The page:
But for most recession-weary Greeks, today was all about the price of goods in the shops as new tax rises demanded by creditors on everything from coffee to taxis took effect. And though the banks may have opened, strict limits on cash withdrawals remained.

For an economy reeling from the recent uncertainty over the country's euro future, the continuing controls on capital and the tax rises are not going down too well.

Dimitris Chronis, who has been running a small kebab shop in central Athens for 20 years, says the new taxes could push his business over the edge especially when combined with higher business taxes and meat prices.

"I can't put up my prices because I'll have no customers at all," said Mr Chronis, who said sales have slid by around 80% since banking restrictions were imposed on June 29.

"We used to deliver to offices nearby but most of them have closed. People would order a lot and buy food for their colleagues on special occasions. That era is over."

There are few parts of the Greek economy left untouched by the increase in sales taxes from 13% to 23%. They have been imposed on many basic goods, from cooking oils to condoms, through to popular services such as eating out at restaurants and ferries to the Greek islands.

The tax rises formed part of a package of confidence-building measures the Greek government had to introduce for negotiations on a third bailout to begin.

In response to the latest austerity measures being passed by the Greek Parliament, the European Central Bank raised the amount of liquidity assistance on offer to Greek banks. The European Union also sent a three-month loan to Athens to pay a 4.2 billion euro (£2.9 billion) debt due to the ECB today and clear its arrears with the IMF.

"I can confirm that Greece today repaid the totality of its arrears," IMF spokesman Gerry Rice said. "Greece is therefore no longer in arrears to the IMF."

Mr Rice said the IMF "stands ready to continue assisting Greece in its efforts to return to financial stability and growth".

The IMF is not directly involved in Greece's request for a third bailout as its previous rescue runs until early next year. But it has expressed doubts on the measures that Greece's European creditors are demanding without significant debt relief for Athens.

The higher taxes formed a key plank of last week's bailout agreement between Greek Prime Minister Alexis Tsipras and European creditors. Following months of growing distrust, Greece's partners in the 19-country eurozone wanted to see measures enacted before bailout talks could begin. Other austerity measures included cuts to pensions.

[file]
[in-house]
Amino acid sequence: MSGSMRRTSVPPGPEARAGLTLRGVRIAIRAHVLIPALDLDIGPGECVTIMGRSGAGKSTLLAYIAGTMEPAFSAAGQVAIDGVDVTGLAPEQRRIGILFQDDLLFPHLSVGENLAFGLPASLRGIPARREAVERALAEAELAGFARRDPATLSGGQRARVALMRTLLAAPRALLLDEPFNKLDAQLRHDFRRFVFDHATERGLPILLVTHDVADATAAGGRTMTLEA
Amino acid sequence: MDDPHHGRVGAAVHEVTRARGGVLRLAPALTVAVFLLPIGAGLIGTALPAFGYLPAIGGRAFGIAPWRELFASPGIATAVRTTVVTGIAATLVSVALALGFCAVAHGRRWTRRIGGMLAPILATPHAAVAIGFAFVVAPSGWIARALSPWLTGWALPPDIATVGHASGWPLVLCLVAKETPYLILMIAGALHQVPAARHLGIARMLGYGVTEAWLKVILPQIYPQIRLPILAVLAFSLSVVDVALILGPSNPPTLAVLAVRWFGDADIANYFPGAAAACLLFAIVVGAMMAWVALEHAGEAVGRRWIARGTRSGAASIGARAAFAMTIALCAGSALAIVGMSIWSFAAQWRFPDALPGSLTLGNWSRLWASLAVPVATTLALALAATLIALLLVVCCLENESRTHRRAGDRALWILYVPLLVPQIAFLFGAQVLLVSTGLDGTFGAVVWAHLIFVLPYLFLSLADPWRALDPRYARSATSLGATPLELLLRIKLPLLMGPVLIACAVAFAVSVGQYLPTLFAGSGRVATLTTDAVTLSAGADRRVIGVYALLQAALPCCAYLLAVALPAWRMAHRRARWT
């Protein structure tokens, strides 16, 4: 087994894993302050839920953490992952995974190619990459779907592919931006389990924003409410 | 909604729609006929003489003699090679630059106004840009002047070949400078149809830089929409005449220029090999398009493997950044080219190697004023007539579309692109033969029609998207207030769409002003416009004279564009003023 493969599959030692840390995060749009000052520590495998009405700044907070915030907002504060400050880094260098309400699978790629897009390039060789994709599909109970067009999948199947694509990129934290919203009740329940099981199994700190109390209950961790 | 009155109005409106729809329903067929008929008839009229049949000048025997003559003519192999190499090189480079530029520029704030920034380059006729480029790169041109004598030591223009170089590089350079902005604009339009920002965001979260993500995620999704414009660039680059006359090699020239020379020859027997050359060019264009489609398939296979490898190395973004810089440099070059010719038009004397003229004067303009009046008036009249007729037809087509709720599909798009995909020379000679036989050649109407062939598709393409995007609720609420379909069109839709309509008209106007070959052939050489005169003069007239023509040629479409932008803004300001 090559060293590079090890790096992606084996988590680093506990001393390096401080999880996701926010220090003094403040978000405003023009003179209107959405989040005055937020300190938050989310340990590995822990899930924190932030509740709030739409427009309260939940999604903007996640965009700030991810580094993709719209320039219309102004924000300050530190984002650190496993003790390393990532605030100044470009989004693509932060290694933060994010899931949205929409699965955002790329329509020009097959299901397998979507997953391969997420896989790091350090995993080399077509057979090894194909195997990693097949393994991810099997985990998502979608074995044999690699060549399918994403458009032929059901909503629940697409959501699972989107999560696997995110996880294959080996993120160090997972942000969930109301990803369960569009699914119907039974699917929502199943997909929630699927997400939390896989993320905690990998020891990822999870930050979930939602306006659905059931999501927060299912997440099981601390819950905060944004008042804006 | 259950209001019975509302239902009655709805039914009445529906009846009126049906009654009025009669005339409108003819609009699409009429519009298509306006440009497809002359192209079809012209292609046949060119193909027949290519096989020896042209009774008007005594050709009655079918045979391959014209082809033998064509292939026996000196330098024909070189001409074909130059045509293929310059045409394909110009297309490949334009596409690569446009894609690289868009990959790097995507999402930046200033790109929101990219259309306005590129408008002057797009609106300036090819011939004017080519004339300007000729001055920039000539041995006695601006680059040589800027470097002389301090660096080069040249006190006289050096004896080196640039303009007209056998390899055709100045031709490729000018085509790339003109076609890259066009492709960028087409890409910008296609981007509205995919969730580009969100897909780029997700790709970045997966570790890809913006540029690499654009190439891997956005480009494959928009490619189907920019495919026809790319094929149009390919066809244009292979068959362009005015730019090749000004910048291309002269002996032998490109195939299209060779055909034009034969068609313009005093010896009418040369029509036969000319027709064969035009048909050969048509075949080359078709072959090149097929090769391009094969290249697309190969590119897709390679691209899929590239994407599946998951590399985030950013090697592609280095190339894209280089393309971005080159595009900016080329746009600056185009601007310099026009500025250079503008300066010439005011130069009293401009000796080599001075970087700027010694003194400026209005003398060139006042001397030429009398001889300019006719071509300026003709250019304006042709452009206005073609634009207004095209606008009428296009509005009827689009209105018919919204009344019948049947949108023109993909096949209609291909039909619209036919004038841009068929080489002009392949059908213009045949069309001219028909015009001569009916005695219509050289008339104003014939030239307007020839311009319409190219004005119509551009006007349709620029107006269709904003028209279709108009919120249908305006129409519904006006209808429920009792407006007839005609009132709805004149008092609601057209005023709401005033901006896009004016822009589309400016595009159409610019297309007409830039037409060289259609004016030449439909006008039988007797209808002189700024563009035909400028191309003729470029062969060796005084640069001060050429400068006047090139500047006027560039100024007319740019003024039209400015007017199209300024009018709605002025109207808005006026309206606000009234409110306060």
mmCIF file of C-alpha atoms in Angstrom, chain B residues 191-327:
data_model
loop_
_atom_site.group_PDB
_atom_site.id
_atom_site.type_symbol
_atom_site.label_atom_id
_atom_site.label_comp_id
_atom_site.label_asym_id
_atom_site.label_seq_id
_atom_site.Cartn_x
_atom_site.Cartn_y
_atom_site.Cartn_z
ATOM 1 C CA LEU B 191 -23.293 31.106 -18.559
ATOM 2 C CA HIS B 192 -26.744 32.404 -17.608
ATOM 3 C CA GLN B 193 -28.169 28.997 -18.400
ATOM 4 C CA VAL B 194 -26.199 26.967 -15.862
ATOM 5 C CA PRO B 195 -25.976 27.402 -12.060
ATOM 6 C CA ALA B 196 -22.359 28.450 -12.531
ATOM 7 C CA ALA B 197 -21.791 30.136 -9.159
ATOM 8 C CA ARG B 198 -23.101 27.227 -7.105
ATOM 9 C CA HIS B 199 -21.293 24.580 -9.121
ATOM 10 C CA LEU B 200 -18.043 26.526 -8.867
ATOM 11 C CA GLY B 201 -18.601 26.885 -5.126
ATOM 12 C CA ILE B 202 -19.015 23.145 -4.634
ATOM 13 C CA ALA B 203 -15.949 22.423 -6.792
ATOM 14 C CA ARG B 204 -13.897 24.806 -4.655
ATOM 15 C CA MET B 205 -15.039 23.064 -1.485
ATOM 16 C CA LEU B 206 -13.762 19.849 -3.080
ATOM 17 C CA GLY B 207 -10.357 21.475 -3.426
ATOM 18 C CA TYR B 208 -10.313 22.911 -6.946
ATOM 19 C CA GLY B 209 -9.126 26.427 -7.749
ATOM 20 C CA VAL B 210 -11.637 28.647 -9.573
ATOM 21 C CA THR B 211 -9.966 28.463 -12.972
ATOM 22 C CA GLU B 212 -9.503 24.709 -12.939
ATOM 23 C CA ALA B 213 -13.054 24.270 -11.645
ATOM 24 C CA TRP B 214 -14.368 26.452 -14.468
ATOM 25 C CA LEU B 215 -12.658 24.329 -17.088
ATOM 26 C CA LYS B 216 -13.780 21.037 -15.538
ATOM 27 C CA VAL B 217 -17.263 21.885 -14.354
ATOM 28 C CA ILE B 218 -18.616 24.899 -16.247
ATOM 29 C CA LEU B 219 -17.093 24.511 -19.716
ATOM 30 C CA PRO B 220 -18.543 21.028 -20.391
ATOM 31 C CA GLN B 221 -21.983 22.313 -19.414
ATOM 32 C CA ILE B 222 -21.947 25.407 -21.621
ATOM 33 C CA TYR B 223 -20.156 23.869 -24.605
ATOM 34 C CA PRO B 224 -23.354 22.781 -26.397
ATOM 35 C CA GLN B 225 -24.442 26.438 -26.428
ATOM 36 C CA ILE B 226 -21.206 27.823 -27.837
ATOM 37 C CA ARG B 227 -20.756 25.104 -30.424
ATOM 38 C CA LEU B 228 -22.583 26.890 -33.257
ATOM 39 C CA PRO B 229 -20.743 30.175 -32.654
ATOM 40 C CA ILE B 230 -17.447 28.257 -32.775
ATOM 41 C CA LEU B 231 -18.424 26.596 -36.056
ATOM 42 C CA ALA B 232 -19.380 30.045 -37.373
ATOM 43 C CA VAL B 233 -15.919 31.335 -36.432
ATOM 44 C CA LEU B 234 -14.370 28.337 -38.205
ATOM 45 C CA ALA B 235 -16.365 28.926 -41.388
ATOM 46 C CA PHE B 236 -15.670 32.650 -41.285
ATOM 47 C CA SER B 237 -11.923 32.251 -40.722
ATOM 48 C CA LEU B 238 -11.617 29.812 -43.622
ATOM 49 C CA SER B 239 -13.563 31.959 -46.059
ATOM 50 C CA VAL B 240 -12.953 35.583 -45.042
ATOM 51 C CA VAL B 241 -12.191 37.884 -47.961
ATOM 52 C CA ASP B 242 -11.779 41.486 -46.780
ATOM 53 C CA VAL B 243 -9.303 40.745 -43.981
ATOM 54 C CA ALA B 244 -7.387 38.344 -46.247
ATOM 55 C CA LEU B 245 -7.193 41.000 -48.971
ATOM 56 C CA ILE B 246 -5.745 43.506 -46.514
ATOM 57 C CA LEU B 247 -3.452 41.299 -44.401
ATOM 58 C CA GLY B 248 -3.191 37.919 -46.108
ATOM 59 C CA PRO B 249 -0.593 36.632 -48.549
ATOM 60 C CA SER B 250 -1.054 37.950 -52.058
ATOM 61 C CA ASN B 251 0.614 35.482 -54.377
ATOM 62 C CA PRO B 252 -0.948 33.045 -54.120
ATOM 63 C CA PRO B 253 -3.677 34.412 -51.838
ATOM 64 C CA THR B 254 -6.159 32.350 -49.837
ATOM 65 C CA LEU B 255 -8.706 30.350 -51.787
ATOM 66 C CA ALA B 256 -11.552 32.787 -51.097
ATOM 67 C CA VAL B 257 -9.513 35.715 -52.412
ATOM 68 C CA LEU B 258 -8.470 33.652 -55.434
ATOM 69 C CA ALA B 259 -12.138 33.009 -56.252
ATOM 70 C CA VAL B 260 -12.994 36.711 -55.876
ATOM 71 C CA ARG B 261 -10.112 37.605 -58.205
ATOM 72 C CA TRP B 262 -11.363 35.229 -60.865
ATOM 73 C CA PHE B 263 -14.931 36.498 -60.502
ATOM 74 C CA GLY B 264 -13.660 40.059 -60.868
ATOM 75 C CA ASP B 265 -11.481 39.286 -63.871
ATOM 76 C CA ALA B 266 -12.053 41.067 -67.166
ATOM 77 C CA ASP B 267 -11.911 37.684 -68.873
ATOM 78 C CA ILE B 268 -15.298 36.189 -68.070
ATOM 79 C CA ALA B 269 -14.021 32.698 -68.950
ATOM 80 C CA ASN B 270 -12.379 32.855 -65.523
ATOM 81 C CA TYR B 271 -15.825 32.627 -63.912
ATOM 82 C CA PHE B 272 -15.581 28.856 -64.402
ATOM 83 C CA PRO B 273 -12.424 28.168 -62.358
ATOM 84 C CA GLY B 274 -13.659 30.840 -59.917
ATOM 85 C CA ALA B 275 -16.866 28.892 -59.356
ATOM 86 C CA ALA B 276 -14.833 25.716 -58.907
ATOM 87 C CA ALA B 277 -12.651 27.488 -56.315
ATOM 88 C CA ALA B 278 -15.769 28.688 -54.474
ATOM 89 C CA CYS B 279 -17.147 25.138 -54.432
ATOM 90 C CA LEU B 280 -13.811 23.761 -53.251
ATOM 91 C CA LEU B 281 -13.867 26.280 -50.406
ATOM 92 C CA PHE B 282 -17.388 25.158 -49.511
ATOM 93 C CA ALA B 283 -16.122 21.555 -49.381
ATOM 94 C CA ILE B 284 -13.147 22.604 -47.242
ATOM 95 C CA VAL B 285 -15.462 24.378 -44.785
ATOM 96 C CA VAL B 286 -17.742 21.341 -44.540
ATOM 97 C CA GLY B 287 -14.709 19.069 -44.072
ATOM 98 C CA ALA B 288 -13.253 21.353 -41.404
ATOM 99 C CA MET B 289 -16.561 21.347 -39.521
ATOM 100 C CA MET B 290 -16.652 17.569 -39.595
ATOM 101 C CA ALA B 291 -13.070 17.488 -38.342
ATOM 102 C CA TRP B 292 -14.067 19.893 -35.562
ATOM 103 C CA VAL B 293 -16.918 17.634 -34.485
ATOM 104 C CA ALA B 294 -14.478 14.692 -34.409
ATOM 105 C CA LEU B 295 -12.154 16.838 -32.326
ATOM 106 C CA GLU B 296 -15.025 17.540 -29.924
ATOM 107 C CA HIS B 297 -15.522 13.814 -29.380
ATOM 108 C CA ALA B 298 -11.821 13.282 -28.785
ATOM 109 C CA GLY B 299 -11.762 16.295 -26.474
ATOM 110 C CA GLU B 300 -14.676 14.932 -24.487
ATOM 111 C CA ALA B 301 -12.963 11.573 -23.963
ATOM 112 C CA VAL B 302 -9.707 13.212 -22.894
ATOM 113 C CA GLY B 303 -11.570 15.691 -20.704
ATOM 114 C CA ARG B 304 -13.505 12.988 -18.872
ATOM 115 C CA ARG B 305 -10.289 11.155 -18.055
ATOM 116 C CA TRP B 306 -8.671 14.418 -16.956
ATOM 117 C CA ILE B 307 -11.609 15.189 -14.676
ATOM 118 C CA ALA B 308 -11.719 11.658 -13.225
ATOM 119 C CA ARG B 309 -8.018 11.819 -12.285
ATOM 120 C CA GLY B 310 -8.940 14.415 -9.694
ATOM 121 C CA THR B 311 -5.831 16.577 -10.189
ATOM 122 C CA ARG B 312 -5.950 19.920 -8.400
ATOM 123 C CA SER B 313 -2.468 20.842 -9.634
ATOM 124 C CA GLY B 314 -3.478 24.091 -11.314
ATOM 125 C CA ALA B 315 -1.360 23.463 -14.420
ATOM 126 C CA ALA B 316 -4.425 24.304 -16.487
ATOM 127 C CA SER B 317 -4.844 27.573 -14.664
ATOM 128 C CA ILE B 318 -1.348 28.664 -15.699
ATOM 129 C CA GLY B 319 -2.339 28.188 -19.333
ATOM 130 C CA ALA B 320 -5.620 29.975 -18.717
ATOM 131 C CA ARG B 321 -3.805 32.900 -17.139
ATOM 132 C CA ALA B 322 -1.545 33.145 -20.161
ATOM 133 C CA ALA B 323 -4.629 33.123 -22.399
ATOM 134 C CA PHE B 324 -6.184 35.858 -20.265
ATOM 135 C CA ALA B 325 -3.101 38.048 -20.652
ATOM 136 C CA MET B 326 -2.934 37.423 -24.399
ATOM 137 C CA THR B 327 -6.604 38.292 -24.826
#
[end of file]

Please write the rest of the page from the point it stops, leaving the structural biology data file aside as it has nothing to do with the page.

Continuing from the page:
The green light to the opening of discussions, which are expected to last around a month, was given on Friday. They will include economic targets and reforms deemed necessary in return for an anticipated 85 billion euro (£59 billion) over three years.

Though the potential bailout has eased fears of a Greek exit from the euro, capital controls of some sort are expected to remain in place for months if not years.

The controls were introduced because negotiations with creditors had reached an impasse, fuelling fears of a Greek exit from the euro and a bank run.

Today, the first easing saw banks reopen their doors for limited services. There were no reports of any problems.

Though the daily cash withdrawal limit stayed at 60 euro (£41), the government has given individuals a new weekly limit of 420 euro (£292) from this coming Sunday so they do not need to trudge to the ATM every day.

Since the Greek parliament passed the austerity measures demanded, creditors have relieved the pressure on Greece, though the country's acute difficulties were evident in the fact that the Athens Stock Exchange remained closed with no indication of when it will reopen.

Further relief for Greece may come if politicians back another set of creditor-demanded measures on Wednesday.

Paying off the IMF and ECB will give Greece some breathing space but the country will need bailout funds to meet upcoming debts. Some of the bailout money will also go to restoring the financial health of the banks, which would help speed up the removal of the controls.

Press Association